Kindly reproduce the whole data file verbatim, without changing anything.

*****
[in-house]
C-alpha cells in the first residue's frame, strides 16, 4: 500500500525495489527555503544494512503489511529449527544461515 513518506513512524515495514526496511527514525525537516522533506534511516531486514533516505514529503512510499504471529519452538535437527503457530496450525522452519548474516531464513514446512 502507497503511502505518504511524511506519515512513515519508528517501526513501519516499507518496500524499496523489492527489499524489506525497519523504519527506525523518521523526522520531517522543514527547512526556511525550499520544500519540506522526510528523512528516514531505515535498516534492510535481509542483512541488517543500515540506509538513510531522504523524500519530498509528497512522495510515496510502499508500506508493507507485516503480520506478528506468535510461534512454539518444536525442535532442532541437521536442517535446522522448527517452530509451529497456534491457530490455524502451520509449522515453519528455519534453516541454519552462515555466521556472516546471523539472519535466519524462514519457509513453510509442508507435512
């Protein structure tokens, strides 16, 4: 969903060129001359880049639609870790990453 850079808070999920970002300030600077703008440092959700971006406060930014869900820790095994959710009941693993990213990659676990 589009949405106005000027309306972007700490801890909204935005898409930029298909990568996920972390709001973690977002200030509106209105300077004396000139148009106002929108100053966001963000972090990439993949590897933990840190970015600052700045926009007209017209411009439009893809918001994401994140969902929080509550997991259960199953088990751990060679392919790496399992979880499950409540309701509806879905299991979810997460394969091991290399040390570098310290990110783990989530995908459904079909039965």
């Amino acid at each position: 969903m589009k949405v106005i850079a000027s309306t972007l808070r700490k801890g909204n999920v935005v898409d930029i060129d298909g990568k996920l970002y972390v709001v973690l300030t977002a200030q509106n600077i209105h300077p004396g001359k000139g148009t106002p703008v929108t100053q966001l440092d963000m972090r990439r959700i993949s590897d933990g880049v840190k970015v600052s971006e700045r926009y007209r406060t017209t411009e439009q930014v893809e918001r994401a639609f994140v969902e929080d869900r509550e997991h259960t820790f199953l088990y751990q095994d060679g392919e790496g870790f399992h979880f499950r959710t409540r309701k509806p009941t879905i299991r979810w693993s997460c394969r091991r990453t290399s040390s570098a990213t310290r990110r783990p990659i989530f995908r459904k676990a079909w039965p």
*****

[in-house]
C-alpha cells in the first residue's frame, strides 16, 4: 500500500525495489527555503544494512503489511529449527544461515 513518506513512524515495514526496511527514525525537516522533506534511516531486514533516505514529503512510499504471529519452538535437527503457530496450525522452519548474516531464513514446512 502507497503511502505518504511524511506519515512513515519508528517501526513501519516499507518496500524499496523489492527489499524489506525497519523504519527506525523518521523526522520531517522543514527547512526556511525550499520544500519540506522526510528523512528516514531505515535498516534492510535481509542483512541488517543500515540506509538513510531522504523524500519530498509528497512522495510515496510502499508500506508493507507485516503480520506478528506468535510461534512454539518444536525442535532442532541437521536442517535446522522448527517452530509451529497456534491457530490455524502451520509449522515453519528455519534453516541454519552462515555466521556472516546471523539472519535466519524462514519457509513453510509442508507435512
């Protein structure tokens, strides 16, 4: 969903060129001359880049639609870790990453 850079808070999920970002300030600077703008440092959700971006406060930014869900820790095994959710009941693993990213990659676990 589009949405106005000027309306972007700490801890909204935005898409930029298909990568996920972390709001973690977002200030509106209105300077004396000139148009106002929108100053966001963000972090990439993949590897933990840190970015600052700045926009007209017209411009439009893809918001994401994140969902929080509550997991259960199953088990751990060679392919790496399992979880499950409540309701509806879905299991979810997460394969091991290399040390570098310290990110783990989530995908459904079909039965």
């Amino acid at each position: 969903m589009k949405v106005i850079a000027s309306t972007l808070r700490k801890g909204n999920v935005v898409d930029i060129d298909g990568k996920l970002y972390v709001v973690l300030t977002a200030q509106n600077i209105h300077p004396g001359k000139g148009t106002p703008v929108t100053q966001l440092d963000m972090r990439r959700i993949s590897d933990g880049v840190k970015v600052s971006e700045r926009y007209r406060t017209t411009e439009q930014v893809e918001r994401a639609f994140v969902e929080d869900r509550e997991h259960t820790f199953l088990y751990q095994d060679g392919e790496g870790f399992h979880f499950r959710t409540r309701k509806p009941t879905i299991r979810w693993s997460c394969r091991r990453t290399s040390s570098a990213t310290r990110r783990p990659i989530f995908r459904k676990a079909w039965p």